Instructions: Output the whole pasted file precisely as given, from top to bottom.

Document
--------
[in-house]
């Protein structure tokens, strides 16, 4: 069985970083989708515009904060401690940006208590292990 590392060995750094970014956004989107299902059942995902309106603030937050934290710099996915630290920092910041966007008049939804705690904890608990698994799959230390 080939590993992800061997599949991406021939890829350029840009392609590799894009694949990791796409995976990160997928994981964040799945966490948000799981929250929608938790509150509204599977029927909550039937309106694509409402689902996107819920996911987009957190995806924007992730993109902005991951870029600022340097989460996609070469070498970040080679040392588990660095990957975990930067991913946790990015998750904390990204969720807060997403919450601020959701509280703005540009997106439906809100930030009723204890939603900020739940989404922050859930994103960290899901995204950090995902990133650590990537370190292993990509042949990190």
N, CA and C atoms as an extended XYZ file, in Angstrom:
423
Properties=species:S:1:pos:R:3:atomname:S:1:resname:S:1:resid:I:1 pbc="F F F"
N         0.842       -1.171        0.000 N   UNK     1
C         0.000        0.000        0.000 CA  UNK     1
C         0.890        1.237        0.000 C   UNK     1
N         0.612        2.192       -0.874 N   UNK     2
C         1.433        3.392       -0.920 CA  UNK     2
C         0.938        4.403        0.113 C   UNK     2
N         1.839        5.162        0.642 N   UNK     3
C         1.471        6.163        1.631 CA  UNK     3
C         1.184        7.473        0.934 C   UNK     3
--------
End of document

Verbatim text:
[in-house]
């Protein structure tokens, strides 16, 4: 069985970083989708515009904060401690940006208590292990 590392060995750094970014956004989107299902059942995902309106603030937050934290710099996915630290920092910041966007008049939804705690904890608990698994799959230390 080939590993992800061997599949991406021939890829350029840009392609590799894009694949990791796409995976990160997928994981964040799945966490948000799981929250929608938790509150509204599977029927909550039937309106694509409402689902996107819920996911987009957190995806924007992730993109902005991951870029600022340097989460996609070469070498970040080679040392588990660095990957975990930067991913946790990015998750904390990204969720807060997403919450601020959701509280703005540009997106439906809100930030009723204890939603900020739940989404922050859930994103960290899901995204950090995902990133650590990537370190292993990509042949990190």
N, CA and C atoms as an extended XYZ file, in Angstrom:
423
Properties=species:S:1:pos:R:3:atomname:S:1:resname:S:1:resid:I:1 pbc="F F F"
N         0.842       -1.171        0.000 N   UNK     1
C         0.000        0.000        0.000 CA  UNK     1
C         0.890        1.237        0.000 C   UNK     1
N         0.612        2.192       -0.874 N   UNK     2
C         1.433        3.392       -0.920 CA  UNK     2
C         0.938        4.403        0.113 C   UNK     2
N         1.839        5.162        0.642 N   UNK     3
C         1.471        6.163        1.631 CA  UNK     3
C         1.184        7.473        0.934 C   UNK     3